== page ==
In a significant move to improve healthcare access and affordability, Texas House Bill 711 (TX HB 711), recently passed by the state legislature, introduces changes that eliminate anti-steering and anti-tiering practices.

Currently, employers in Texas are unable to steer its health plan participants towards certain hospitals and facilities because of anti-steering and anti-tiering laws in place. Notably, the bill eliminates the “all or nothing” clause that requires insurers or group health plans to contract with all providers in a health system if they want to include any providers in the network.

TX HB 711 eliminates these laws the earlier of December 31, 2023 or the effective date of an amendment to a provider network contract that eliminates the anti-steering or anti-tiering provisions.

When will the changes go into effect? Immediately, however, current provisions in contracts can remain in effect until the end of this year. Although, the legislation does allow for an earlier date if an amendment is made to a provider network contract.

What does this mean for employers with group health plan participants in Texas? Starting next year, providers and hospitals will be able to enter into contracts directly with group health plans or insurers which paves the way for narrow networks or direct contracts.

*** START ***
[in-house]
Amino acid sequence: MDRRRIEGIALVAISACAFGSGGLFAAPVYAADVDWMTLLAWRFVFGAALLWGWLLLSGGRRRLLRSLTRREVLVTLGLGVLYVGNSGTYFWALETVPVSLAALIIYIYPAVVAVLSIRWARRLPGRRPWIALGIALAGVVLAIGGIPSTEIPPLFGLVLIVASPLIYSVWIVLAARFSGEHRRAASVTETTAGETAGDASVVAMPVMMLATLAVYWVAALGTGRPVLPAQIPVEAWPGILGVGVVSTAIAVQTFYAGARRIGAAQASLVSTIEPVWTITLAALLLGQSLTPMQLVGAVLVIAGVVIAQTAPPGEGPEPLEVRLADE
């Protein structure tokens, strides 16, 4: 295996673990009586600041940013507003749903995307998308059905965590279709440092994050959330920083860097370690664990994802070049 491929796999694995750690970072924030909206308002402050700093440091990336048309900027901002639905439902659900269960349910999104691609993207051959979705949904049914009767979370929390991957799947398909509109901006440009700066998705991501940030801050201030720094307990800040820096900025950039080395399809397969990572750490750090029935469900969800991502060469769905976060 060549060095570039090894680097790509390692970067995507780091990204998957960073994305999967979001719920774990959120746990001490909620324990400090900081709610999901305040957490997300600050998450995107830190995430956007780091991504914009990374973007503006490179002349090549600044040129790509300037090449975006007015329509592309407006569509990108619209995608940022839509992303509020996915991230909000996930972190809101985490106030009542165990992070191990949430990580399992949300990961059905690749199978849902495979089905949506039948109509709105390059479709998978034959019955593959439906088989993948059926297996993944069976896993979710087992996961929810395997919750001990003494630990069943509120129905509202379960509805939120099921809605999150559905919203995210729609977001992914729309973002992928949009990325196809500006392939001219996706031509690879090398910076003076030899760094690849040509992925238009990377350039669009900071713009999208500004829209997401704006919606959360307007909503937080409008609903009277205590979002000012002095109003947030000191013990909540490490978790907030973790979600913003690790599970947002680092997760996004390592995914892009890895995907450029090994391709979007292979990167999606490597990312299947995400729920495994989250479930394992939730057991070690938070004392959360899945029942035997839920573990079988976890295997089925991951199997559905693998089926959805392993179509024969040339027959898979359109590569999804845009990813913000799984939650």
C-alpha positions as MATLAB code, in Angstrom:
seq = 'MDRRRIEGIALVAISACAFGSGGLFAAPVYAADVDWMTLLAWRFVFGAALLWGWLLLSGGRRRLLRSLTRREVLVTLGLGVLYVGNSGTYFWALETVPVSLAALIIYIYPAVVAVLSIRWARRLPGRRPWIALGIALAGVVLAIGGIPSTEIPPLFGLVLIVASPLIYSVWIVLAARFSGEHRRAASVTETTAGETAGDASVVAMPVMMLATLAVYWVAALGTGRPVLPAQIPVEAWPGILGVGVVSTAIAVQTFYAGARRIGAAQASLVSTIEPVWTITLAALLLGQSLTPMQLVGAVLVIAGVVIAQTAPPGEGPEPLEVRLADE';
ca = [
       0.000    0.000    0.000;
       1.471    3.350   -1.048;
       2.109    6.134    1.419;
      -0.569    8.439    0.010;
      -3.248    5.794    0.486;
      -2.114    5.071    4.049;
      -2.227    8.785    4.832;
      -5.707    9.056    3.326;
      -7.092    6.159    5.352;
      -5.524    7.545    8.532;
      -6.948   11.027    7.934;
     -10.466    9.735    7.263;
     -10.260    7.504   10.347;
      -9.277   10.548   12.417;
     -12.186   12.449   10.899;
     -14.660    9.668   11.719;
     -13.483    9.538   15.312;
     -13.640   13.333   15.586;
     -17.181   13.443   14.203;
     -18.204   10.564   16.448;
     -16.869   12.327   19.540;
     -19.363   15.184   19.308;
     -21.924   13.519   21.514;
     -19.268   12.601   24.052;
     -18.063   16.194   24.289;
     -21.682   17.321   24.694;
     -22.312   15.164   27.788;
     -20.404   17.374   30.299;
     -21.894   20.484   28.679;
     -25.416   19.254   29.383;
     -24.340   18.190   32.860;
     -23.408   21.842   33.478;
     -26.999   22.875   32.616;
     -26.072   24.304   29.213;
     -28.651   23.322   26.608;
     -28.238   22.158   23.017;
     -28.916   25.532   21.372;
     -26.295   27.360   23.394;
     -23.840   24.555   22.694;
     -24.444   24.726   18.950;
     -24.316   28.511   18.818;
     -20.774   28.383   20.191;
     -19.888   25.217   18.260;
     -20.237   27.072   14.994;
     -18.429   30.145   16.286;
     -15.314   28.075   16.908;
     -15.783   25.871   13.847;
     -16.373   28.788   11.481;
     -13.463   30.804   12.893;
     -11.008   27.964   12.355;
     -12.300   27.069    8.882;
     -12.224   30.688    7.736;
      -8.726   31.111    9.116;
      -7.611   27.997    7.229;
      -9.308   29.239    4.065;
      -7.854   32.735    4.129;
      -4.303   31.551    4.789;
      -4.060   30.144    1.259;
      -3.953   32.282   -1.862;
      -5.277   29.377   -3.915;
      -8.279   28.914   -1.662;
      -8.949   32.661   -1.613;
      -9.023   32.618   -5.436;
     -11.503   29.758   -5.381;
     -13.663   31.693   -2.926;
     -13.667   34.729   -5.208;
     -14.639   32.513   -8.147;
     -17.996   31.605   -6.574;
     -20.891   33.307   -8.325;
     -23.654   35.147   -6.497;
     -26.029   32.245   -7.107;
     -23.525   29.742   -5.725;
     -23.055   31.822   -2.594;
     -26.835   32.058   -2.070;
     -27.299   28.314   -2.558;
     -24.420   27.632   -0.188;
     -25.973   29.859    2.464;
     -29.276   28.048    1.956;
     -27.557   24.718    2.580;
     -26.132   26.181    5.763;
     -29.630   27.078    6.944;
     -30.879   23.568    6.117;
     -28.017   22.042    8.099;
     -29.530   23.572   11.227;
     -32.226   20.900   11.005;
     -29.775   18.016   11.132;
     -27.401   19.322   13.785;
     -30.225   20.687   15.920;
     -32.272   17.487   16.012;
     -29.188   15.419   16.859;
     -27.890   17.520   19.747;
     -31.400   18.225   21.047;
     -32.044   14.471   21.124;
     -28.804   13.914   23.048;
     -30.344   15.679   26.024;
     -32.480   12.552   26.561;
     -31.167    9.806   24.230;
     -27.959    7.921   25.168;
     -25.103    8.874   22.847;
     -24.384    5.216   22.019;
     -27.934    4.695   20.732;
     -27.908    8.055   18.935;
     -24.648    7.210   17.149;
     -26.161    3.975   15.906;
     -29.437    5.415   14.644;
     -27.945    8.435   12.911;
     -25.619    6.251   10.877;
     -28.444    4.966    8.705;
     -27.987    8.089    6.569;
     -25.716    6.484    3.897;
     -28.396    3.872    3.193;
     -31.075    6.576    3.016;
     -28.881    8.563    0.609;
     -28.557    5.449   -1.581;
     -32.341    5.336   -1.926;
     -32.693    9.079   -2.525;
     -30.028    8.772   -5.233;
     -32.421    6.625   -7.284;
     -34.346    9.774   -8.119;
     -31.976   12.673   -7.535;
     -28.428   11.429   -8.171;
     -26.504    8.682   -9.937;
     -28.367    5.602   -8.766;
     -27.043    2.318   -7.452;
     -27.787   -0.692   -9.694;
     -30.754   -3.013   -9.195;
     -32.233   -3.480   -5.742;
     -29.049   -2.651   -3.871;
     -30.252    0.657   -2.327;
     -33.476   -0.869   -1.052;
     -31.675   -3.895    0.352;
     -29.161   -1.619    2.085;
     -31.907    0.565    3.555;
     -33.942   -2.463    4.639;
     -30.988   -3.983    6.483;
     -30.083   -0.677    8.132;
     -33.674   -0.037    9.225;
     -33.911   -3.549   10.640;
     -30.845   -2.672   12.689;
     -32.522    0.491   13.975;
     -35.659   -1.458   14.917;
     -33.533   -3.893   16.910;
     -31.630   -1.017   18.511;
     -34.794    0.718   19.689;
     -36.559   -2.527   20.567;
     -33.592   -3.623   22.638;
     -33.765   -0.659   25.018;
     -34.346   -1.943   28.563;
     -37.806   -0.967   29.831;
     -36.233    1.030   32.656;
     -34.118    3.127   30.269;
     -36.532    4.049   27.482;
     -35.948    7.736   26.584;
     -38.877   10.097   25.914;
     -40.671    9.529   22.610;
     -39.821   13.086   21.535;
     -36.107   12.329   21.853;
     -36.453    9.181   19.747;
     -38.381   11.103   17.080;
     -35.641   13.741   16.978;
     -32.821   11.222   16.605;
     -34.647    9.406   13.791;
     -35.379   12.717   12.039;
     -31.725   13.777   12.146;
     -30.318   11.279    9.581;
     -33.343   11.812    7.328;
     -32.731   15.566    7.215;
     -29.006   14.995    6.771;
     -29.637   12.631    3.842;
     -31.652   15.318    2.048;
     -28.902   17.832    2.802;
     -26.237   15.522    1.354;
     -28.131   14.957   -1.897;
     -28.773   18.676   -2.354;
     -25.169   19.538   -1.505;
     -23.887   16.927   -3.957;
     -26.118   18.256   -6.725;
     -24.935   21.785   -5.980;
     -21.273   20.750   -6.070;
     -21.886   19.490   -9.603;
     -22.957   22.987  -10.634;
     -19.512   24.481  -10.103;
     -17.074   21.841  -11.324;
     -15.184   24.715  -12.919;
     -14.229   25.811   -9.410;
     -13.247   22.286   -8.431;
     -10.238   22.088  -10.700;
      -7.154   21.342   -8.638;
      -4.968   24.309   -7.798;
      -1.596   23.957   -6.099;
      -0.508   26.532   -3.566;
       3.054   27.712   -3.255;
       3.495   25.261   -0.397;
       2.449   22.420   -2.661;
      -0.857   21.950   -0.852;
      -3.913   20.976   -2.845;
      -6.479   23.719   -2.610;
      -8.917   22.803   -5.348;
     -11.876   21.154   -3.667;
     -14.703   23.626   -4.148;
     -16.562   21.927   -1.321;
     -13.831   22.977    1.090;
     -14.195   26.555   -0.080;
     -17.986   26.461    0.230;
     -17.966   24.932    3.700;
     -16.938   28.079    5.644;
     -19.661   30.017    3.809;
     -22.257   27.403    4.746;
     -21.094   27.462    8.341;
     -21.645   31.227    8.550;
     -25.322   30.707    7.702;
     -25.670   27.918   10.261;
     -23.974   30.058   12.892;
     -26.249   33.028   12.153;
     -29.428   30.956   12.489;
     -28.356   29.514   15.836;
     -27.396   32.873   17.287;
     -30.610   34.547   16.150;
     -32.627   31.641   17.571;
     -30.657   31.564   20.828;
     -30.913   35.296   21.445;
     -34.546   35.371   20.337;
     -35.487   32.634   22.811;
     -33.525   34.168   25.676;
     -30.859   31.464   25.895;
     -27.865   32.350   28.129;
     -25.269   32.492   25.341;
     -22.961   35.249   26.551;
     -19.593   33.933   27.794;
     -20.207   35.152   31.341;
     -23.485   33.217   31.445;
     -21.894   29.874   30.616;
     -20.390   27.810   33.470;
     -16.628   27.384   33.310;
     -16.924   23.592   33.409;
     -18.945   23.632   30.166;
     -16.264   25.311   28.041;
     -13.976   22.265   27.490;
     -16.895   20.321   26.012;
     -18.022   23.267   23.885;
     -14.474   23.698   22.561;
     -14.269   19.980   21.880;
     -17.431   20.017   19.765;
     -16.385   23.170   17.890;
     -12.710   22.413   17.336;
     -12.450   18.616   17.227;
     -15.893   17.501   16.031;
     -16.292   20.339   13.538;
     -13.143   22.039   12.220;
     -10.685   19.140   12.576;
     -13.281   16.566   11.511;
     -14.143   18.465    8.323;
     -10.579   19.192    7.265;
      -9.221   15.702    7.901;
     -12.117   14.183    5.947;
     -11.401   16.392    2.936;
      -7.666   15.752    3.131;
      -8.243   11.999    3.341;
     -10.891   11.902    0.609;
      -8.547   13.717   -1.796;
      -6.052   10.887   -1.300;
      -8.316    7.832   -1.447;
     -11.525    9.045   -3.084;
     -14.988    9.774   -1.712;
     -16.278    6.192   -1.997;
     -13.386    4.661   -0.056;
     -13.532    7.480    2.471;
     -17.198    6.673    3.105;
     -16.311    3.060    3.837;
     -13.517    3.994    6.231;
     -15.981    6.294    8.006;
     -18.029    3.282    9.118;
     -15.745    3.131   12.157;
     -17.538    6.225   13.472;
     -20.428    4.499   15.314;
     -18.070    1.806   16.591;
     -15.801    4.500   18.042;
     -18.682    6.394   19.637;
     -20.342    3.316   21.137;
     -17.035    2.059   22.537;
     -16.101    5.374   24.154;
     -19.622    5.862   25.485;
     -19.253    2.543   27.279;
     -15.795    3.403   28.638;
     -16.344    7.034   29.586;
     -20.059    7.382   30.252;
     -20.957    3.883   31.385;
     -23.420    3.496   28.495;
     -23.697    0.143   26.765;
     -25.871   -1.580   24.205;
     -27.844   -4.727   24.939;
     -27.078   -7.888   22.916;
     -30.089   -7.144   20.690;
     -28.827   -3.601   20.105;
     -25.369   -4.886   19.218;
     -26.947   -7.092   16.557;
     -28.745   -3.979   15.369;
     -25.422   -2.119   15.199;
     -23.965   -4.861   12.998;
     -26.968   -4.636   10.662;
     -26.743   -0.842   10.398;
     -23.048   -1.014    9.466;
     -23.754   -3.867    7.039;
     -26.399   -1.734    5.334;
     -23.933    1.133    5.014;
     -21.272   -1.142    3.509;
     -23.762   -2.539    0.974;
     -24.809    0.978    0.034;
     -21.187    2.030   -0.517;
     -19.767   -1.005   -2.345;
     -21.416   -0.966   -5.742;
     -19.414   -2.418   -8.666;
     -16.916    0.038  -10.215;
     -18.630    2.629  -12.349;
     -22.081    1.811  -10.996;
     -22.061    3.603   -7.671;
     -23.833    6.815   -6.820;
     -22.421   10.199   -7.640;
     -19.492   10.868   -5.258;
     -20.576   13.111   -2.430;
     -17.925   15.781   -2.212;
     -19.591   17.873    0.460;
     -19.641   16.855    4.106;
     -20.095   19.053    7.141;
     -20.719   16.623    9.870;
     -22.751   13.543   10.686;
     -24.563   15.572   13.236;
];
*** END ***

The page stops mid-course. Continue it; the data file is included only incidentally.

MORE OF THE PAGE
IMA note: While these types of actions will be permissible as described, it’s up to the group health plans to take advantage of the ability to build narrow networks and/or steer patients toward higher quality, lower cost care.


By eliminating anti-steering and anti-tiering practices, the legislation aims to provide patients with greater freedom to choose their healthcare providers and facilities.

As Texas prepares to implement these changes, it is important for health plans, providers, and consumers to familiarize themselves with the new law and its implications.

IMA will continue to monitor regulator guidance and offer meaningful, practical, timely information.

This material should not be considered as a substitute for legal, tax and/or actuarial advice. Contact the appropriate professional counsel for such matters. These materials are not exhaustive and are subject to possible changes in applicable laws, rules, and regulations and their interpretations.